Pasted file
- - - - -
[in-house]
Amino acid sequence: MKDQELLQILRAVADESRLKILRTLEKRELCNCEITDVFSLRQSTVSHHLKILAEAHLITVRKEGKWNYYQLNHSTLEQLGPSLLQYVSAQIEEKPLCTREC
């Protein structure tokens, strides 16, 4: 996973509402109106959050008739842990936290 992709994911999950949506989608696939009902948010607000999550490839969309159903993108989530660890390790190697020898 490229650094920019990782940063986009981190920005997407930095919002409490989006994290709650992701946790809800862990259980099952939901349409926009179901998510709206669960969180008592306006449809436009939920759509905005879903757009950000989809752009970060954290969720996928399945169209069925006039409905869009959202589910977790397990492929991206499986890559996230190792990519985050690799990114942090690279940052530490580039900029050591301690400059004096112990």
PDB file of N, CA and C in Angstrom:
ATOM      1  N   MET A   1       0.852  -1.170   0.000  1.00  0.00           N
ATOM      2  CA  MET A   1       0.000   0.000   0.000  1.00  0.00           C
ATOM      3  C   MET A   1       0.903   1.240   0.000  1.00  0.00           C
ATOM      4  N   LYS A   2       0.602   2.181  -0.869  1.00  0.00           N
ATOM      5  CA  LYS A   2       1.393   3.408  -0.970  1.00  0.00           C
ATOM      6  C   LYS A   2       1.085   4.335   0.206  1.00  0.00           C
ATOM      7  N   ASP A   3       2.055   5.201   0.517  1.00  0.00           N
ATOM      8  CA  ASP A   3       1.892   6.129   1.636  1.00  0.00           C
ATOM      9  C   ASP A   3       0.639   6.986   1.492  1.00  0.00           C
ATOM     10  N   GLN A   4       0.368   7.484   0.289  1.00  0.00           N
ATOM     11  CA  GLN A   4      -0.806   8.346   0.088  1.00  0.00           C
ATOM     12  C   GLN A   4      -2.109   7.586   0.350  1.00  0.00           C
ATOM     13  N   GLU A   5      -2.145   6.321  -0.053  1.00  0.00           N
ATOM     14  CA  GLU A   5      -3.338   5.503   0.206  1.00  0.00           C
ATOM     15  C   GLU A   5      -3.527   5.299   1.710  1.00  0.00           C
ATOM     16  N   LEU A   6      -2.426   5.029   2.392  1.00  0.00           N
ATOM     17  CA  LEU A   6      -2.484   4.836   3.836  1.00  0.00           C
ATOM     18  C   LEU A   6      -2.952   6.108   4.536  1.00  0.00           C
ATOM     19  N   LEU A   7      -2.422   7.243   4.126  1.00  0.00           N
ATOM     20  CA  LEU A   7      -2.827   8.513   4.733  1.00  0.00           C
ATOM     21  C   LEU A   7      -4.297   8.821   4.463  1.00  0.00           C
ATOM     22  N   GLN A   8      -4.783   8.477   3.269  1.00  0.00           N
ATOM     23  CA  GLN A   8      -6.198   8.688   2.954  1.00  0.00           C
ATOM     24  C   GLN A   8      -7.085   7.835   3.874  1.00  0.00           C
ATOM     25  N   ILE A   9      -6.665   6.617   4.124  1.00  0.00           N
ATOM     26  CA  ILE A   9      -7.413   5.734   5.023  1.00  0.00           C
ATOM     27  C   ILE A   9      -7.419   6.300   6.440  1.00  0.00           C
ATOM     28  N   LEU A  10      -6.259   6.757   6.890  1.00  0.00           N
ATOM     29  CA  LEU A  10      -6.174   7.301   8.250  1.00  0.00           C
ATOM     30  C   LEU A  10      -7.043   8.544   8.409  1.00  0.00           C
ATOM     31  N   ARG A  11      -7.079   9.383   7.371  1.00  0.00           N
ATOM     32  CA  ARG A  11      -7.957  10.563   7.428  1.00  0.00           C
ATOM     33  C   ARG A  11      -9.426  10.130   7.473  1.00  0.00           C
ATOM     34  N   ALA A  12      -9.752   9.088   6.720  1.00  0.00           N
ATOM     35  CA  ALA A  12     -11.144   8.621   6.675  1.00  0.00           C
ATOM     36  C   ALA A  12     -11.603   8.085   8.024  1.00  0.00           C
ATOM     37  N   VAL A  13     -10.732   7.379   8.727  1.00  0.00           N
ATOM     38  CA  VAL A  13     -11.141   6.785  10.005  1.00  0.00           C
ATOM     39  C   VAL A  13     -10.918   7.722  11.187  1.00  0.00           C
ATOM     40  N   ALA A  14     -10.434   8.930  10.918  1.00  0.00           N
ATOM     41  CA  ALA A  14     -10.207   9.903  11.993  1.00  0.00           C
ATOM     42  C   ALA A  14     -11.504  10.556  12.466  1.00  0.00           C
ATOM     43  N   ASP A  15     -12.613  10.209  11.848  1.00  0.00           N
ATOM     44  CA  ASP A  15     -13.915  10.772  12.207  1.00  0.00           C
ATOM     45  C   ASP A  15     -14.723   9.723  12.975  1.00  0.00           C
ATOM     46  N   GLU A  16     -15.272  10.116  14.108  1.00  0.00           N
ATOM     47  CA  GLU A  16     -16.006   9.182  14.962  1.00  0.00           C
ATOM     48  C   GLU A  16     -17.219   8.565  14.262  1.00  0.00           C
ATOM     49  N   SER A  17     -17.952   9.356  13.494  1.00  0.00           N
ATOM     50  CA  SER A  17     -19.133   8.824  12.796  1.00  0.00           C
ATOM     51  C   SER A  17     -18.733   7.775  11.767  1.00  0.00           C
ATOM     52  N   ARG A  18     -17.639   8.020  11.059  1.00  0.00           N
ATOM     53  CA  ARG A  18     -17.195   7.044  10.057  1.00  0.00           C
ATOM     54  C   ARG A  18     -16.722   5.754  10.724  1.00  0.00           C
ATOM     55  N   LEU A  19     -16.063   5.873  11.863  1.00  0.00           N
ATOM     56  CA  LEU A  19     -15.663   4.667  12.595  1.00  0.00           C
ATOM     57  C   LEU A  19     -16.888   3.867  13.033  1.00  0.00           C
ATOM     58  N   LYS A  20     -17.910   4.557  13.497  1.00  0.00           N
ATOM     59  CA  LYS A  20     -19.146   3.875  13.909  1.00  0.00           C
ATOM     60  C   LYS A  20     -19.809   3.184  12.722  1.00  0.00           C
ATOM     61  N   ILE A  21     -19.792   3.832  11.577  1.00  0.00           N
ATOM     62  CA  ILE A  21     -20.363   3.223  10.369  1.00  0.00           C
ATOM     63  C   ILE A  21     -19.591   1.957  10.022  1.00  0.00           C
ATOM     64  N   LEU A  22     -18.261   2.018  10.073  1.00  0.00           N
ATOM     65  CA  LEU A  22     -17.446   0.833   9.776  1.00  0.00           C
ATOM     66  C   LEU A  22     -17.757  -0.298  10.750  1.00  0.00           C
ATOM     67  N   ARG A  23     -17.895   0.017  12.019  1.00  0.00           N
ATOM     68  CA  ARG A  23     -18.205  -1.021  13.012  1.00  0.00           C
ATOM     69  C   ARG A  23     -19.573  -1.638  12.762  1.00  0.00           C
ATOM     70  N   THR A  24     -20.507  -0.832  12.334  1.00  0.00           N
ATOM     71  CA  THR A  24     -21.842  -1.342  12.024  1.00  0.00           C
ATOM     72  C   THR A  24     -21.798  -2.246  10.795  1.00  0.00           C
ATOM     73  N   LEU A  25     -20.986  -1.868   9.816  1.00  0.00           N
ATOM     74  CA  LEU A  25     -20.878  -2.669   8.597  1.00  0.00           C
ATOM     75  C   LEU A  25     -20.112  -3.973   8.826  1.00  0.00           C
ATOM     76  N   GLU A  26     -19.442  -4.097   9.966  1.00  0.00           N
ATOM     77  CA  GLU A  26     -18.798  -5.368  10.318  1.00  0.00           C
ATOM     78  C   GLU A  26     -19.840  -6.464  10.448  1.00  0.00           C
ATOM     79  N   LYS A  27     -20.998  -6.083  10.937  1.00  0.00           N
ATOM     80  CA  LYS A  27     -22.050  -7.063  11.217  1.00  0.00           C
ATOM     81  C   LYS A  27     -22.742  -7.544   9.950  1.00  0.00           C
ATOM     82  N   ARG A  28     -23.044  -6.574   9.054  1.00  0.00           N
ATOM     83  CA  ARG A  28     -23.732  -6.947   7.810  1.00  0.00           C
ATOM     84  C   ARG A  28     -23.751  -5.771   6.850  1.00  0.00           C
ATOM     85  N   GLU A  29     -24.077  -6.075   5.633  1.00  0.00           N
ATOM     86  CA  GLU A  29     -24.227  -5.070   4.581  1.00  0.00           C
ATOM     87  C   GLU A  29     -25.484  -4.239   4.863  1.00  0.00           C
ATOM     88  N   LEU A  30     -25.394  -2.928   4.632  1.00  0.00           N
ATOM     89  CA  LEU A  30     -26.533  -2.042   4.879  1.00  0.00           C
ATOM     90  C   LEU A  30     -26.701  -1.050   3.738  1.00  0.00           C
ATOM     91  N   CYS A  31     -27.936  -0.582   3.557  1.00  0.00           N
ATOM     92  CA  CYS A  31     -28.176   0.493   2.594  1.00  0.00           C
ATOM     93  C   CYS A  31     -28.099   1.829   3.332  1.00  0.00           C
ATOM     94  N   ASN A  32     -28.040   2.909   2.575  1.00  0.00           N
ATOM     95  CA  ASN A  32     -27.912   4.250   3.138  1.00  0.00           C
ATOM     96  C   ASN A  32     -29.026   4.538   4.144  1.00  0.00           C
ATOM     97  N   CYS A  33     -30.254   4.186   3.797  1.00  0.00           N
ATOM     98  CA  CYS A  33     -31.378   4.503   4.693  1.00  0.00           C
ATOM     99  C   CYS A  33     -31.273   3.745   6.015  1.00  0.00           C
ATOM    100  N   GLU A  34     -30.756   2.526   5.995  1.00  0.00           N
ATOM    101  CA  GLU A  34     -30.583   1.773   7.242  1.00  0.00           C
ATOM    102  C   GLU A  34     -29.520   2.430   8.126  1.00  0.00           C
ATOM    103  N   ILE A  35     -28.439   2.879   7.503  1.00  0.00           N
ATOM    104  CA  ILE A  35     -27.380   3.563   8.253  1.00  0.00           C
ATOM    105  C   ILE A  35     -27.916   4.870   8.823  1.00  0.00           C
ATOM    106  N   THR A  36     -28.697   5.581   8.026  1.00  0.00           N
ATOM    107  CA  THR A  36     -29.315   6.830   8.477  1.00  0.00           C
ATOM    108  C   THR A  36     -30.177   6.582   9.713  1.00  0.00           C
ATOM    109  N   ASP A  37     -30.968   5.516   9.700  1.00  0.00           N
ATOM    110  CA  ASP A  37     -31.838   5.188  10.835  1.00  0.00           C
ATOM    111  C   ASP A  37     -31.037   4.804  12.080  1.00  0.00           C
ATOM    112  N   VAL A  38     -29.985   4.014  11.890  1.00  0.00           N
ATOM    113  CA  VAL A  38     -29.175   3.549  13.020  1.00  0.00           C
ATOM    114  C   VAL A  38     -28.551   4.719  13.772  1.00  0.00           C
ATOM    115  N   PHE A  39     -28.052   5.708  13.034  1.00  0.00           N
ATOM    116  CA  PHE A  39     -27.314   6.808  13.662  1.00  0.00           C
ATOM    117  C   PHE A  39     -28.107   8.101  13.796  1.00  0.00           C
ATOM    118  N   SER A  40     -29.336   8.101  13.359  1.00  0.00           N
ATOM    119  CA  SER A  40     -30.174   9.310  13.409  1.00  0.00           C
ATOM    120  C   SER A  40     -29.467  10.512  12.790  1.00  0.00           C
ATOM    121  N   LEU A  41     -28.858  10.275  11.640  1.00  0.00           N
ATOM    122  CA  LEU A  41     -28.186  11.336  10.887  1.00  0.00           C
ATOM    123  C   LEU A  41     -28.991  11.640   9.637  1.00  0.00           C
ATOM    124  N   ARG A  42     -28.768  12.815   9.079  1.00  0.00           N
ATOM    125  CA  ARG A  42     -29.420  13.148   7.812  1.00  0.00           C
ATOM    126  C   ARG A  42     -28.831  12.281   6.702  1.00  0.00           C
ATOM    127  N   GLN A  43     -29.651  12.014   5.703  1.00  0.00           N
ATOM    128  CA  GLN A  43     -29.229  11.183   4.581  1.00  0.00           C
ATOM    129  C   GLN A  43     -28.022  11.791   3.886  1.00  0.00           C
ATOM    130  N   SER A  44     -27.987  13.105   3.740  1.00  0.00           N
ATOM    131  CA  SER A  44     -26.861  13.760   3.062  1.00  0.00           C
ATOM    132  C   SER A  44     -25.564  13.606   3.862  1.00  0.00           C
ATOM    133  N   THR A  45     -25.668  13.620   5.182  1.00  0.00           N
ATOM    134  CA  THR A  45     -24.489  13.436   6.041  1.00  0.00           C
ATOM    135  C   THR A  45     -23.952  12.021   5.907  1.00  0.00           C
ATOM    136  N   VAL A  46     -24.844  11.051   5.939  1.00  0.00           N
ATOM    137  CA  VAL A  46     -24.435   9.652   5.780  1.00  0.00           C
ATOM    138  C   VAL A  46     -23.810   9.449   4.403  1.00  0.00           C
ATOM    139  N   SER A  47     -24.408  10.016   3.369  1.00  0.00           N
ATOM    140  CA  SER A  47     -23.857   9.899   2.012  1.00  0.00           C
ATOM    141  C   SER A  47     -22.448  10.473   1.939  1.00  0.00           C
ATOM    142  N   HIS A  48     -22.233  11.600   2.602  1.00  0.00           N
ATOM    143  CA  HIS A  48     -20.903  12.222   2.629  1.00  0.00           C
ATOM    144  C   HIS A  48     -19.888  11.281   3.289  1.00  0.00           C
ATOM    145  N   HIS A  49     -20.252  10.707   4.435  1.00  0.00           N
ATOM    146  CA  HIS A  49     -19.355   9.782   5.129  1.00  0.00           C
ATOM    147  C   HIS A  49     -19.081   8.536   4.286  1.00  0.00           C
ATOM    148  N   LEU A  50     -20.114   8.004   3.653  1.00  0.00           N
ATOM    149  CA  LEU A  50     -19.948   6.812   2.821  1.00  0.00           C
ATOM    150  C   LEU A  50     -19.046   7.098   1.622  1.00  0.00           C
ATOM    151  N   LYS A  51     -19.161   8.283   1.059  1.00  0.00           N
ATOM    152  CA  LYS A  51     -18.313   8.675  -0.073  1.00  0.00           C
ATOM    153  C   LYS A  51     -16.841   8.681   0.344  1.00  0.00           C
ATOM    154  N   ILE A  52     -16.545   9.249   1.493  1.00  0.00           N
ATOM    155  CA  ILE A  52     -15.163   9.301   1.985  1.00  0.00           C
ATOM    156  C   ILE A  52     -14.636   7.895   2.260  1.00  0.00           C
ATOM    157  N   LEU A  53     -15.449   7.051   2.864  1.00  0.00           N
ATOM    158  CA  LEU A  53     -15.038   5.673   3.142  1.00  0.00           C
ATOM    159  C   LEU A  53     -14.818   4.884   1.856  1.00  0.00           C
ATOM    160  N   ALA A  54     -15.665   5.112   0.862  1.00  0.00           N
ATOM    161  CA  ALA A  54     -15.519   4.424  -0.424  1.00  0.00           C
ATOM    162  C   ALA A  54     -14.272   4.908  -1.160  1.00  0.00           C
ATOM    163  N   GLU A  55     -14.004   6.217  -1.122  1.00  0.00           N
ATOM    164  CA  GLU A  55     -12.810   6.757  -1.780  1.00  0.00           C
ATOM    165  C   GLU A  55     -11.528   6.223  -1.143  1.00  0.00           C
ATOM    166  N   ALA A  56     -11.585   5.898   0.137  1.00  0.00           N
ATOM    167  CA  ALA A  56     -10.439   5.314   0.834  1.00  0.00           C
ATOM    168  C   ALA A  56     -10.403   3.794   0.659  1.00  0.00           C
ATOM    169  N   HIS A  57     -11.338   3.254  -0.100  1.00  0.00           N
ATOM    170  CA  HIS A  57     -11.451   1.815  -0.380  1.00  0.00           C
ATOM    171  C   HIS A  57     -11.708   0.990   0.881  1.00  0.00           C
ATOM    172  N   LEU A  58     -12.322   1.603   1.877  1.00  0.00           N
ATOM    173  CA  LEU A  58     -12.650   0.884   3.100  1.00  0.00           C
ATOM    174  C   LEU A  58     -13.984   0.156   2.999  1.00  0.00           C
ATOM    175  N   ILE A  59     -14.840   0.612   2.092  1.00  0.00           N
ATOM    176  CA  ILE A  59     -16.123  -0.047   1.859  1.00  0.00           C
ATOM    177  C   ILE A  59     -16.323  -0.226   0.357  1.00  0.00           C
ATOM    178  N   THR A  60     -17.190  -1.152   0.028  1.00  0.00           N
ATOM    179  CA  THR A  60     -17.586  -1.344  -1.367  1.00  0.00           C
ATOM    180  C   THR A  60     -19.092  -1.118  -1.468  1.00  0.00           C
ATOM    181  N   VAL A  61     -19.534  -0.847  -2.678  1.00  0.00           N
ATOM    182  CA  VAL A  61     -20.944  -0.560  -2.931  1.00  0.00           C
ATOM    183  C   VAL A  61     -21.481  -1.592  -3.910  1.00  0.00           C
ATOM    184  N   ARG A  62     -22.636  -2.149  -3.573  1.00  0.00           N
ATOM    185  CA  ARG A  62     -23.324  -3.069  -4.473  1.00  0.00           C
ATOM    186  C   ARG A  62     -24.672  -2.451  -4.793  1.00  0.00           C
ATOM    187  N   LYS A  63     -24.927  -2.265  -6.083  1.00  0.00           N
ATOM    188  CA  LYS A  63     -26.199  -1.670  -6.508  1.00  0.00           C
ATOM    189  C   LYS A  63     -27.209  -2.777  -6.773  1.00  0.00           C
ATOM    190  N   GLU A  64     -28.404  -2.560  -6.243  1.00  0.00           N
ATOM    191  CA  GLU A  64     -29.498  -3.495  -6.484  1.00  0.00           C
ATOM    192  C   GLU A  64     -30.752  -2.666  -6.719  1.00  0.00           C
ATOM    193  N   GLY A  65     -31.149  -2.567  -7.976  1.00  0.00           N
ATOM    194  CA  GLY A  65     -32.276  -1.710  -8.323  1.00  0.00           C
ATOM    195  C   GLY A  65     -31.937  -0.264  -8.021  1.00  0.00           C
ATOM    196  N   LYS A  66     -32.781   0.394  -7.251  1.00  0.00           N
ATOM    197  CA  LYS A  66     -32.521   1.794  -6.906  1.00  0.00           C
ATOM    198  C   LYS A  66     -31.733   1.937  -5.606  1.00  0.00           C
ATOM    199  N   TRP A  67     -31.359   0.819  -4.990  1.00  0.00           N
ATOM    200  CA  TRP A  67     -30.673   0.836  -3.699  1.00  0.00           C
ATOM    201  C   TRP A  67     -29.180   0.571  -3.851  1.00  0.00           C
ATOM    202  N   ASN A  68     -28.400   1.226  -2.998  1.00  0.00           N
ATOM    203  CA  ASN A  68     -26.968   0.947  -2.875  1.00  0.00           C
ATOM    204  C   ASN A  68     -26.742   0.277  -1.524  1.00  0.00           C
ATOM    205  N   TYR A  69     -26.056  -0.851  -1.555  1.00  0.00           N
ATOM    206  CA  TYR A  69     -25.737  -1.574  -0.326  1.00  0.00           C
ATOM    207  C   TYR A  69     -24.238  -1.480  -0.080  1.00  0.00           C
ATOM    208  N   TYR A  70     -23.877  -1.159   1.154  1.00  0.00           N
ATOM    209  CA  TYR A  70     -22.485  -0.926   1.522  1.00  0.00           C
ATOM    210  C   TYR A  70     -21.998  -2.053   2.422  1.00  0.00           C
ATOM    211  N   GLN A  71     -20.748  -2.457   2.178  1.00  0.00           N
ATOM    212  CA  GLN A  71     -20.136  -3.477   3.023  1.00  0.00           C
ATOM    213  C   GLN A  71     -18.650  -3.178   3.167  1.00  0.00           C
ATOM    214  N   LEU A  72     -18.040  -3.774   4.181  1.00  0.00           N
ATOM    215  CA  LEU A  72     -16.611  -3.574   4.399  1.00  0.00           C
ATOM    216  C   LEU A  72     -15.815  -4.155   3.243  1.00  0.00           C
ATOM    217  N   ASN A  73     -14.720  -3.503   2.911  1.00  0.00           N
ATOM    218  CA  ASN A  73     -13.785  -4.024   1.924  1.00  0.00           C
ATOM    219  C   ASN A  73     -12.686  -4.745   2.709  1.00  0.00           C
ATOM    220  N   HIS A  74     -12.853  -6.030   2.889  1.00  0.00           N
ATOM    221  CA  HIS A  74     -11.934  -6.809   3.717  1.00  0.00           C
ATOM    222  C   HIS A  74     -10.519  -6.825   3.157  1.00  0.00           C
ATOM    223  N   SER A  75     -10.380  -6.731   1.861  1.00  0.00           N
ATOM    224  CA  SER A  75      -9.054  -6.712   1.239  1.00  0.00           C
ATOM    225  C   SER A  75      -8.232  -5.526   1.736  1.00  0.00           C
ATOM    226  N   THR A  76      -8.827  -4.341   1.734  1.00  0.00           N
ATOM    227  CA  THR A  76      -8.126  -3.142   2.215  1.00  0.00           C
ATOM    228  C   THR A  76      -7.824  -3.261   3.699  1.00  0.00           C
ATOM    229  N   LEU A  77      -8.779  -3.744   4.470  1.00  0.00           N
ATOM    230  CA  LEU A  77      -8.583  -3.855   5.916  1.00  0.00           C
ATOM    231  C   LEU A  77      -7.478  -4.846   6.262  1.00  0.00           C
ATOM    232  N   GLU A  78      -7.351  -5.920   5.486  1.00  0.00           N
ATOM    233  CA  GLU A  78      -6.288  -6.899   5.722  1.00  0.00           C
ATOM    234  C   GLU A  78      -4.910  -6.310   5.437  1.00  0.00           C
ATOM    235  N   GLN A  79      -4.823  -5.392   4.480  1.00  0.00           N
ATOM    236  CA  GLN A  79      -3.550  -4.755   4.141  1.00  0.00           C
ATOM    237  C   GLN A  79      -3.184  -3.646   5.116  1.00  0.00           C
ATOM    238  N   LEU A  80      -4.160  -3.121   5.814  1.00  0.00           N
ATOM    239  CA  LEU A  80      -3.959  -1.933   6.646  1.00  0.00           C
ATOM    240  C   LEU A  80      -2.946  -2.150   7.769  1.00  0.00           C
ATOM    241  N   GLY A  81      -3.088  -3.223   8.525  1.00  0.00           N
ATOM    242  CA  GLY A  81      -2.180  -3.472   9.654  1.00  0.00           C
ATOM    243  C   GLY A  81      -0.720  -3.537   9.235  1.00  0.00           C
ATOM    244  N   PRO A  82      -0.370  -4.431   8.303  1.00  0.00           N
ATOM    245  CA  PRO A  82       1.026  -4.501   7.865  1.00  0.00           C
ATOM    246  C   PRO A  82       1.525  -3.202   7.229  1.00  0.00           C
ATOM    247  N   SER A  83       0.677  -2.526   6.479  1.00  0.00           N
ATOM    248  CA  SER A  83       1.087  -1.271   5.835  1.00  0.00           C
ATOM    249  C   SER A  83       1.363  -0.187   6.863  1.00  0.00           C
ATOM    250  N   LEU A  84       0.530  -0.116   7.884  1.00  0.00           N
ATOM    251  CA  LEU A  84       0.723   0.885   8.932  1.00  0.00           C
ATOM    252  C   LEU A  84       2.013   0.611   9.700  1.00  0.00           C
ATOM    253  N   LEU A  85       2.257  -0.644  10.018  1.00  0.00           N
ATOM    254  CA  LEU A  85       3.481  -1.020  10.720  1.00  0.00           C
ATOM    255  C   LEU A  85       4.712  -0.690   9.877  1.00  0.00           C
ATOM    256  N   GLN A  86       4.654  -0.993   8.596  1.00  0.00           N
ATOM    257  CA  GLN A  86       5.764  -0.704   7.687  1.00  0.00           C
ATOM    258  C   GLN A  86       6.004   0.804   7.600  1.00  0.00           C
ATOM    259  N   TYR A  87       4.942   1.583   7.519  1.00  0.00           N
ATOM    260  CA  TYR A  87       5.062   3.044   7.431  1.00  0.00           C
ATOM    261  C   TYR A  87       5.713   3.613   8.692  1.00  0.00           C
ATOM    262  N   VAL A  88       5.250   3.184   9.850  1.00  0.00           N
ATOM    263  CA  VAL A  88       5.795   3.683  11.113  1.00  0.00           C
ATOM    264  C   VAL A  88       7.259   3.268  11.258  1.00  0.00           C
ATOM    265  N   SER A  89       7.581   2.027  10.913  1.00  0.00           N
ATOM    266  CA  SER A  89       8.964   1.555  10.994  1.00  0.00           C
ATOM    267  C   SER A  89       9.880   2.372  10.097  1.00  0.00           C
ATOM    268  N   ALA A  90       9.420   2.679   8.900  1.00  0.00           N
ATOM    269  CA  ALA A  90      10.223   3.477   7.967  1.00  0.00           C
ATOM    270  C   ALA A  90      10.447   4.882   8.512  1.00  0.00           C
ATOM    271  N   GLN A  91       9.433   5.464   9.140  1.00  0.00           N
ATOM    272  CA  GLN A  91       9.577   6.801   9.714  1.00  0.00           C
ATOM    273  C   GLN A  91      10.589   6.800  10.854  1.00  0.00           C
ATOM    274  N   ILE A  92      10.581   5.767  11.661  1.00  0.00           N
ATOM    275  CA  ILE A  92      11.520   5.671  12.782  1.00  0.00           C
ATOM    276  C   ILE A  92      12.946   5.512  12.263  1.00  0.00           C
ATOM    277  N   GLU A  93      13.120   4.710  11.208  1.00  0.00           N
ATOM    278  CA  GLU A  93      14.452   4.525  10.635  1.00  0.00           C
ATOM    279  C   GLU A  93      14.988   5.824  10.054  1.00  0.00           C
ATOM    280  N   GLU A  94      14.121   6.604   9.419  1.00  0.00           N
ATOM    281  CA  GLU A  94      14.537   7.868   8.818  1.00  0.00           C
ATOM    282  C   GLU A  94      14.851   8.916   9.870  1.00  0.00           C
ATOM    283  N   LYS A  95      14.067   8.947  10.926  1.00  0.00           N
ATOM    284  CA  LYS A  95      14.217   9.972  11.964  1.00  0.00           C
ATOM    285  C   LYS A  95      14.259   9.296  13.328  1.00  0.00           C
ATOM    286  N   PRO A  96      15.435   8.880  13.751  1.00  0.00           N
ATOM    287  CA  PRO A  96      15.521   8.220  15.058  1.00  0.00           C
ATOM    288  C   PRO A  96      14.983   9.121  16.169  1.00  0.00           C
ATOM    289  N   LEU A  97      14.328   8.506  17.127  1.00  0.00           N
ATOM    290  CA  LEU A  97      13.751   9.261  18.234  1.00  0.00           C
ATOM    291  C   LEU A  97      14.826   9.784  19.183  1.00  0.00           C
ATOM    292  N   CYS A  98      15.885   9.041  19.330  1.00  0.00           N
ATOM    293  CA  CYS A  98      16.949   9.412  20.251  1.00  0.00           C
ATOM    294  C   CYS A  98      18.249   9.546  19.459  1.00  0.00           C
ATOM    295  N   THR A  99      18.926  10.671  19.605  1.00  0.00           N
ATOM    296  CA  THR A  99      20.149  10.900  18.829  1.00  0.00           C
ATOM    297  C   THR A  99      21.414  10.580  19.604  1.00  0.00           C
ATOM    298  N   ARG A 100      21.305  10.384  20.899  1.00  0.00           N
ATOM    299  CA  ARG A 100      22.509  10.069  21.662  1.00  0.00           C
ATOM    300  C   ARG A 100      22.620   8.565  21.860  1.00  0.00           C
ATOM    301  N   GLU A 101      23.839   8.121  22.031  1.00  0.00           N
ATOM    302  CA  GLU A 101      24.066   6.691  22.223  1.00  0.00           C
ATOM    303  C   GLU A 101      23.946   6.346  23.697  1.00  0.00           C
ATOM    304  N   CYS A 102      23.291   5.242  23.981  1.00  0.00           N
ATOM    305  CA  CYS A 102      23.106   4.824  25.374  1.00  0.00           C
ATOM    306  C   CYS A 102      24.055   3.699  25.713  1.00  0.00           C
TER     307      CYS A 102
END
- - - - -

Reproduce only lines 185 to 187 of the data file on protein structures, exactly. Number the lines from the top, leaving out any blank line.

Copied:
ATOM    181  N   VAL A  61     -19.534  -0.847  -2.678  1.00  0.00           N
ATOM    182  CA  VAL A  61     -20.944  -0.560  -2.931  1.00  0.00           C
ATOM    183  C   VAL A  61     -21.481  -1.592  -3.910  1.00  0.00           C